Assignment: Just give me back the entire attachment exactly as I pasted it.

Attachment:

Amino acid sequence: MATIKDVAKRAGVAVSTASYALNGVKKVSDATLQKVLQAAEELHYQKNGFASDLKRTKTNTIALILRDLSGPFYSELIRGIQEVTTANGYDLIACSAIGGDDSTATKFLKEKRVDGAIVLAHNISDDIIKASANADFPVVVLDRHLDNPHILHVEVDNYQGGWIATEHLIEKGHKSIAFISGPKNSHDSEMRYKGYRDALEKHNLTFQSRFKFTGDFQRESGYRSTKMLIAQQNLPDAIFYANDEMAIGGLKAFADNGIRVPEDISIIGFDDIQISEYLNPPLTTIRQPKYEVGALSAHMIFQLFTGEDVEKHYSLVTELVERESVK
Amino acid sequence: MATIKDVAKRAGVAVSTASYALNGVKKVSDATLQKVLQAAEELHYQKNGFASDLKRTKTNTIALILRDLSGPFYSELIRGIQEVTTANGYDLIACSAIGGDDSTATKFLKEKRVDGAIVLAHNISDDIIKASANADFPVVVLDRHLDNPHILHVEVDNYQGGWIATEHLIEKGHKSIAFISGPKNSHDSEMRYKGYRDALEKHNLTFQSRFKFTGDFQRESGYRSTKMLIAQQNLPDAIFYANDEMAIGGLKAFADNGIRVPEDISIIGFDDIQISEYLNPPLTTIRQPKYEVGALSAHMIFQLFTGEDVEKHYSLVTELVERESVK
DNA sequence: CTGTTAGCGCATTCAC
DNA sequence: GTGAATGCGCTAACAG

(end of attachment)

Amino acid sequence: MATIKDVAKRAGVAVSTASYALNGVKKVSDATLQKVLQAAEELHYQKNGFASDLKRTKTNTIALILRDLSGPFYSELIRGIQEVTTANGYDLIACSAIGGDDSTATKFLKEKRVDGAIVLAHNISDDIIKASANADFPVVVLDRHLDNPHILHVEVDNYQGGWIATEHLIEKGHKSIAFISGPKNSHDSEMRYKGYRDALEKHNLTFQSRFKFTGDFQRESGYRSTKMLIAQQNLPDAIFYANDEMAIGGLKAFADNGIRVPEDISIIGFDDIQISEYLNPPLTTIRQPKYEVGALSAHMIFQLFTGEDVEKHYSLVTELVERESVK
Amino acid sequence: MATIKDVAKRAGVAVSTASYALNGVKKVSDATLQKVLQAAEELHYQKNGFASDLKRTKTNTIALILRDLSGPFYSELIRGIQEVTTANGYDLIACSAIGGDDSTATKFLKEKRVDGAIVLAHNISDDIIKASANADFPVVVLDRHLDNPHILHVEVDNYQGGWIATEHLIEKGHKSIAFISGPKNSHDSEMRYKGYRDALEKHNLTFQSRFKFTGDFQRESGYRSTKMLIAQQNLPDAIFYANDEMAIGGLKAFADNGIRVPEDISIIGFDDIQISEYLNPPLTTIRQPKYEVGALSAHMIFQLFTGEDVEKHYSLVTELVERESVK
DNA sequence: CTGTTAGCGCATTCAC
DNA sequence: GTGAATGCGCTAACAG